Canít Find the Cash? There are Alternatives
And in the “new economy,” each of these institutions is striving to do more with less, by adding technology to improve operational and economic efficiency to this crucial part of business in serving their communities.
Add to the core business of parking the demands for energy efficiency – including new energy efficient lighting, solar and alternative power generation, improved ventilation, and the general “green” mission of government – and you have enormous pressure on the finite dollars in state and local governments today.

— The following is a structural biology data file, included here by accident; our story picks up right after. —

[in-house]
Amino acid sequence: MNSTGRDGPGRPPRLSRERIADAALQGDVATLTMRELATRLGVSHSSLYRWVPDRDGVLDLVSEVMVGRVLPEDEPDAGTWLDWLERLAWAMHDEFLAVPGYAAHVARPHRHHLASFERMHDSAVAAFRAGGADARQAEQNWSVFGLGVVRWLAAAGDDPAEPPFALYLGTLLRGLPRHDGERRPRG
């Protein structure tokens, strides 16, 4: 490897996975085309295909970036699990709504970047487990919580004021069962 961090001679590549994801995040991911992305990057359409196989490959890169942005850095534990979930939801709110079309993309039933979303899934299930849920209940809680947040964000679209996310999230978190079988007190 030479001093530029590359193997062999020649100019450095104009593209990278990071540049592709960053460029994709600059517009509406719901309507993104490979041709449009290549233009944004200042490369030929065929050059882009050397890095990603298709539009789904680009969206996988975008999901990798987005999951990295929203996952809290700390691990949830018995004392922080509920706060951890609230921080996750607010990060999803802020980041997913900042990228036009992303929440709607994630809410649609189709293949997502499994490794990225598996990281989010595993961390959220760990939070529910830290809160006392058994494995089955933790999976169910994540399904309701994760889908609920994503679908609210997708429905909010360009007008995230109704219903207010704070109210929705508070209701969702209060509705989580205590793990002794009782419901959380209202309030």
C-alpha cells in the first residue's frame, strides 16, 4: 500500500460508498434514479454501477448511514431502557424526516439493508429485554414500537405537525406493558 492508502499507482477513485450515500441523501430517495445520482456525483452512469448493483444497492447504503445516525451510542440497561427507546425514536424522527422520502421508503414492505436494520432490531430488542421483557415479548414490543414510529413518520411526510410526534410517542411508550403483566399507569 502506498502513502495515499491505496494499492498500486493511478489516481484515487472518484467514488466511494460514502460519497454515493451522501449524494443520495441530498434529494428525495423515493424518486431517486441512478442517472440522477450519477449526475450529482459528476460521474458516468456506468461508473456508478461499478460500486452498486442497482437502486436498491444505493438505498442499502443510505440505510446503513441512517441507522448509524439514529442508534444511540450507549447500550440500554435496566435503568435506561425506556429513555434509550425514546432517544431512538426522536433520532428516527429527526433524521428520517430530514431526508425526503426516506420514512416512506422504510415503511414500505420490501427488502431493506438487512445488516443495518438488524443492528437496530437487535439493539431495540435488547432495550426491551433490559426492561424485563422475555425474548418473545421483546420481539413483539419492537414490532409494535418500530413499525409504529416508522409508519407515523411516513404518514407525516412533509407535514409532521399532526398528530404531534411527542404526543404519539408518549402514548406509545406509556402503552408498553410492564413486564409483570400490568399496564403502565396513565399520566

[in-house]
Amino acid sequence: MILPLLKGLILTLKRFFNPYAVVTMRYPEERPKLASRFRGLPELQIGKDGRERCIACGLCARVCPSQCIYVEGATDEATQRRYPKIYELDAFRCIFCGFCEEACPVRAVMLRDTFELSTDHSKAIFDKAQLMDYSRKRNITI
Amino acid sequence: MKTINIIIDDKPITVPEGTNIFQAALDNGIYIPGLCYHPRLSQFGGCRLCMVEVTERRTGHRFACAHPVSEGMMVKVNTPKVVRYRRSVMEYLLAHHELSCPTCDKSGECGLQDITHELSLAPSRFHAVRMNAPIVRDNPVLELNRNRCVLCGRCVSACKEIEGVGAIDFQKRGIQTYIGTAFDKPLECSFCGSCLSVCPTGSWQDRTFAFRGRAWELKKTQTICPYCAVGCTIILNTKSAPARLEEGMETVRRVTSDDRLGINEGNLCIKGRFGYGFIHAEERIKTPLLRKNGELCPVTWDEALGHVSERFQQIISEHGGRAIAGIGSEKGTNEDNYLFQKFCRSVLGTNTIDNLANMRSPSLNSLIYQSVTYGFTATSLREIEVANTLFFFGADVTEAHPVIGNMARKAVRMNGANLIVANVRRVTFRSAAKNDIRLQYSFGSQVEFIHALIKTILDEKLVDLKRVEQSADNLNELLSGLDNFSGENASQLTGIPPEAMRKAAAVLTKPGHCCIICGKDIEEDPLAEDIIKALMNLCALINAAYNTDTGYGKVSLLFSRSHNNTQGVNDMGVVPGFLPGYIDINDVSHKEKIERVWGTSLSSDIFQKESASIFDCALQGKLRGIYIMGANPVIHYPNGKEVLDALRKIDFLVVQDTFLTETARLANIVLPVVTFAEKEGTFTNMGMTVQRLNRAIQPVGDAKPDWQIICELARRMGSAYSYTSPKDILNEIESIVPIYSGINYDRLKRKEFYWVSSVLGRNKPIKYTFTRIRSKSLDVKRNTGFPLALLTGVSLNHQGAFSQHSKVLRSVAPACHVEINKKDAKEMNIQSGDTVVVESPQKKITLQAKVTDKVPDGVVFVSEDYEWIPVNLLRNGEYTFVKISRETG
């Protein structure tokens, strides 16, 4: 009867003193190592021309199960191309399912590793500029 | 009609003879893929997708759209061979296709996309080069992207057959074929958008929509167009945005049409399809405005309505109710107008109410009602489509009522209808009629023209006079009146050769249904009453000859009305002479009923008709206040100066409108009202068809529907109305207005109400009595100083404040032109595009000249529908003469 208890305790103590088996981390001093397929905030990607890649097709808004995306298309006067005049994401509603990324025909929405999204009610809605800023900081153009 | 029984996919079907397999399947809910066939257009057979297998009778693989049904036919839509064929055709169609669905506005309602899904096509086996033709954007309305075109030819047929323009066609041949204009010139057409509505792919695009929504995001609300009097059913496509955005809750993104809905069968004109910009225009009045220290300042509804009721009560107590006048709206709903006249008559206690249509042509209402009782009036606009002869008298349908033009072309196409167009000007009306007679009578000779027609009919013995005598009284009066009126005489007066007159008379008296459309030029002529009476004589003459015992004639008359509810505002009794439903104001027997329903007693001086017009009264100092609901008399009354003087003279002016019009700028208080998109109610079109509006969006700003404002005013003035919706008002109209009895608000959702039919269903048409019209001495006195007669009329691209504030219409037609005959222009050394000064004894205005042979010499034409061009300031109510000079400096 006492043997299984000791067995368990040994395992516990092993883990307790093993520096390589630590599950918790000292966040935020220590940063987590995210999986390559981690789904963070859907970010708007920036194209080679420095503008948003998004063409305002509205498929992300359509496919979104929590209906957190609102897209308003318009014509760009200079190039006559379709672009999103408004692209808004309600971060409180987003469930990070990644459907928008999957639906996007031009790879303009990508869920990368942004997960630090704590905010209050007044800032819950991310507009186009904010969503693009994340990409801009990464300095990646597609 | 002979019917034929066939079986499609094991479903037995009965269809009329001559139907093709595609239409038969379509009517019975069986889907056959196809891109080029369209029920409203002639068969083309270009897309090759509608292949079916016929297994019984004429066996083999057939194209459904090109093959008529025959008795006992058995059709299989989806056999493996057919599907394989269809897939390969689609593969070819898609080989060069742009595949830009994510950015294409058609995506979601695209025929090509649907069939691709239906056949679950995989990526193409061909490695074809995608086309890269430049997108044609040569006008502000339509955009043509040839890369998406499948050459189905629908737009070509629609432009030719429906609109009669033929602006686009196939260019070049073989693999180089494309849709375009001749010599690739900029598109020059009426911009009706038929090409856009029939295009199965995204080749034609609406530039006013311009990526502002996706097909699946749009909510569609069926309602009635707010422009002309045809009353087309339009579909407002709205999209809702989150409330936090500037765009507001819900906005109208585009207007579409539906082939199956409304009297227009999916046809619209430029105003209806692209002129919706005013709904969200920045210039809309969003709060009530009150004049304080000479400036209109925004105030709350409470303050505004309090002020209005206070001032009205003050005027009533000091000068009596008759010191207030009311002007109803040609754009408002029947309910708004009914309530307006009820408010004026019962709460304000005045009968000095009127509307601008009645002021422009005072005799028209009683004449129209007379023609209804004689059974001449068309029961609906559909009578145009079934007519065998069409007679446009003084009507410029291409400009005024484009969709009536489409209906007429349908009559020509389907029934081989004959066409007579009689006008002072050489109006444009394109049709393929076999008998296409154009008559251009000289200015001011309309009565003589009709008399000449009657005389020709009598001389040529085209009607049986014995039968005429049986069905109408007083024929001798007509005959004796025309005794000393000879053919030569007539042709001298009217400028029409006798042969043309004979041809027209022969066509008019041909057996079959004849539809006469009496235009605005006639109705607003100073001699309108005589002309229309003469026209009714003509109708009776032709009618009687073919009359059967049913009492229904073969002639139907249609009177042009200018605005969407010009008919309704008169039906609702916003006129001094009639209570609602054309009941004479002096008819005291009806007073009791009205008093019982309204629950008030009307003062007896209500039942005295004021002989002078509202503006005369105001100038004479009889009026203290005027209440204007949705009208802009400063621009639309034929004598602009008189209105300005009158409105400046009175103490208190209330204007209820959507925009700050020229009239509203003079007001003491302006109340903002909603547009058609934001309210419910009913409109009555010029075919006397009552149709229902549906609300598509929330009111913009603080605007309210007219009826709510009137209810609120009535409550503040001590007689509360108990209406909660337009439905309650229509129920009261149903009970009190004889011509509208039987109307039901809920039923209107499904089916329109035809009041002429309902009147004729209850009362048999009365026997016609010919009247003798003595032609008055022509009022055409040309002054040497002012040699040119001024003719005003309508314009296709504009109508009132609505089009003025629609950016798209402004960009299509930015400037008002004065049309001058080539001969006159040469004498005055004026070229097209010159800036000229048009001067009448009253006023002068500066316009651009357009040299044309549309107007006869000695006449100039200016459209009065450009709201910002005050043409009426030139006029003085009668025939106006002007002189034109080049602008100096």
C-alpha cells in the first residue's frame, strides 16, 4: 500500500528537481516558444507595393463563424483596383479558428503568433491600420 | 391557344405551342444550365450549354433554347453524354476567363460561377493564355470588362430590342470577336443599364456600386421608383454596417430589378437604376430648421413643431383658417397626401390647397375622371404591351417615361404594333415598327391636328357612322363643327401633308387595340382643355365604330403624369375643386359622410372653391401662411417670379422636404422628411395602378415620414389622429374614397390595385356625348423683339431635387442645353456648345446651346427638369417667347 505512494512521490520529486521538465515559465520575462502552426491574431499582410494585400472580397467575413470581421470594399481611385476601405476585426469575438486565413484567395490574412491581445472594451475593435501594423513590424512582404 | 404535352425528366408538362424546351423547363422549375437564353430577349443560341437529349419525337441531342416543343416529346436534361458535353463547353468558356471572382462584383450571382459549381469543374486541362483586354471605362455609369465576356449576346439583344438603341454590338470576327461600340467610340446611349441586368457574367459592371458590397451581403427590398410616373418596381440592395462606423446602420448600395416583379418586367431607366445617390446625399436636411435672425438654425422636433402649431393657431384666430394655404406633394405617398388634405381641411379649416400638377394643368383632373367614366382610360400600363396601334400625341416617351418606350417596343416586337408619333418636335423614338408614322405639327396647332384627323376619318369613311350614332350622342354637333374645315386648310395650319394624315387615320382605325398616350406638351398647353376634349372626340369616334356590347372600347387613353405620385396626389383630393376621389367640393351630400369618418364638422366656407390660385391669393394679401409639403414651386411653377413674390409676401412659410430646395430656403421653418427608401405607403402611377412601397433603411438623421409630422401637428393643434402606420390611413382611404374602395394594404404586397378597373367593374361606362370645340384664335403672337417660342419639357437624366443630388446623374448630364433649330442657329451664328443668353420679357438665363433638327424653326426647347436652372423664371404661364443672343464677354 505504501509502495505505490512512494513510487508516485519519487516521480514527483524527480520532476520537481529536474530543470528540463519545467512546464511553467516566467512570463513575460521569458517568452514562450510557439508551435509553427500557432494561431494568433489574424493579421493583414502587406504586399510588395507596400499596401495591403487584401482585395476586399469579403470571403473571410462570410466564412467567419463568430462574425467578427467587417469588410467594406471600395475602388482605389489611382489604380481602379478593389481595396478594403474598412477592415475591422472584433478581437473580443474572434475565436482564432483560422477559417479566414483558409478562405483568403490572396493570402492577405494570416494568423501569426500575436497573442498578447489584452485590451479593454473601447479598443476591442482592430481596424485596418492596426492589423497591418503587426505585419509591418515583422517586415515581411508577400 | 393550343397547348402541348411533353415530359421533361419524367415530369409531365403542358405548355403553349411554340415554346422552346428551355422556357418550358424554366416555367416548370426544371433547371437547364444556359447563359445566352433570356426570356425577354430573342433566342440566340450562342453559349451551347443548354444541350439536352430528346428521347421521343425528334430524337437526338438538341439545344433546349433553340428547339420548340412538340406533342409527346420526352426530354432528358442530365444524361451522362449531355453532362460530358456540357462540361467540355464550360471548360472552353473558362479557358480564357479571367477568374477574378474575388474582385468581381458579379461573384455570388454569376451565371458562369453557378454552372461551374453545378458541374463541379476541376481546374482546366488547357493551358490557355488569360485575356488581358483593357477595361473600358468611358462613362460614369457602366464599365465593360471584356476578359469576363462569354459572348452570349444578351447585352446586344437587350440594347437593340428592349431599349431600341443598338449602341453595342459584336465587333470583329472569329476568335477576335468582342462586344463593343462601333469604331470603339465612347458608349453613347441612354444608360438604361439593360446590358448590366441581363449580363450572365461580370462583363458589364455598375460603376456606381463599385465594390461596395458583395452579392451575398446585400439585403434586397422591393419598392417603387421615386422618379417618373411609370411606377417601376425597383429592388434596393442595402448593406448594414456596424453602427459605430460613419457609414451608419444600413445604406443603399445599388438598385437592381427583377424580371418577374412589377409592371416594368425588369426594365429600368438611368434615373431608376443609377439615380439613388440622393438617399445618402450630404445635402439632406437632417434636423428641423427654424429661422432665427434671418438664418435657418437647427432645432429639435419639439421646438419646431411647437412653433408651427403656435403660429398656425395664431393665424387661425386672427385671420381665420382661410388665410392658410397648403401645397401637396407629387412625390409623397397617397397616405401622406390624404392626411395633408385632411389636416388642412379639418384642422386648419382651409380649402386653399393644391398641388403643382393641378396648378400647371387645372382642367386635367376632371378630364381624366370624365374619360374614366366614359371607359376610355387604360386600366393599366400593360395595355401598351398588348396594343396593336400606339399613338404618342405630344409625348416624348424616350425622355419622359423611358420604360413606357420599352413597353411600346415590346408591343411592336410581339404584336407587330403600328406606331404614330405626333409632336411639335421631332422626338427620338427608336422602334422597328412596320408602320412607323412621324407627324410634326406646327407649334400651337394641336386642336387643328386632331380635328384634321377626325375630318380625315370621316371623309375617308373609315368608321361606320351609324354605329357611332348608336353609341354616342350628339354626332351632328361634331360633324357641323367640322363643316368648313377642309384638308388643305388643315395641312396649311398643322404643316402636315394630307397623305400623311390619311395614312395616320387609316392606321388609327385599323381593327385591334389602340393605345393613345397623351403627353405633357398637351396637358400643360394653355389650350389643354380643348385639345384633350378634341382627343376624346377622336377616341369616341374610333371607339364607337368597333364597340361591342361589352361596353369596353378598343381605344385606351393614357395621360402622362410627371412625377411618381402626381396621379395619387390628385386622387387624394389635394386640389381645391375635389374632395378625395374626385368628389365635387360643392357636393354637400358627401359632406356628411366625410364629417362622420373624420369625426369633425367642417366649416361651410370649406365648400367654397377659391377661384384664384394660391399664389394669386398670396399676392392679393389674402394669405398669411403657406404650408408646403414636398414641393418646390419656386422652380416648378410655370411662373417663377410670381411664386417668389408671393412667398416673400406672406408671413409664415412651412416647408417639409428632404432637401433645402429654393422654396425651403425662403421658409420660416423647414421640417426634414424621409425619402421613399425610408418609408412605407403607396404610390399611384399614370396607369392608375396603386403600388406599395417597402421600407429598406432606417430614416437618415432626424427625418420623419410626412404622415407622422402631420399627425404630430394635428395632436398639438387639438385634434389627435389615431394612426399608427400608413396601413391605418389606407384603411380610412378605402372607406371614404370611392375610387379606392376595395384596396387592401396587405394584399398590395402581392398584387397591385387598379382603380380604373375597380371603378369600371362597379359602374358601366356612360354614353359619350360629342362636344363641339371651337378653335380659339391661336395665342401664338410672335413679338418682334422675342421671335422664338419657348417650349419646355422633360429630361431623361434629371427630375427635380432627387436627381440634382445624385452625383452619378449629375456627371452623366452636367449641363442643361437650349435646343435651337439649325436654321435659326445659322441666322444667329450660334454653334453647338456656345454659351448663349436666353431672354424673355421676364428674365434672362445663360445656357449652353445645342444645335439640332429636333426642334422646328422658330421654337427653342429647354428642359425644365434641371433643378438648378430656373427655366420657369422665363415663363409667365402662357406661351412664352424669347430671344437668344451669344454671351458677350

I’m not here to provide a set of statistics about this inventory – the sources of these data are available to you already because you live in these markets. I am here to help demystify solutions to enable these customers to acquire the products that let them improve the economics of parking by making affordable and efficient purchases.
State and local governments have a finite toolbox to fund purchases.
►Bonds require a vote of the community. Citizens of city, county, state or special districts, these voters agree to both levy taxes for identified projects and allocate sources of repayment.
Bonds typically are earmarked to specific projects, often making it difficult to add unbudgeted equipment and projects to be paid for from these dollars. They are generally issued in lockstep with an election cycle, adding to the complexity of taking an important equipment acquisition outside this cycle.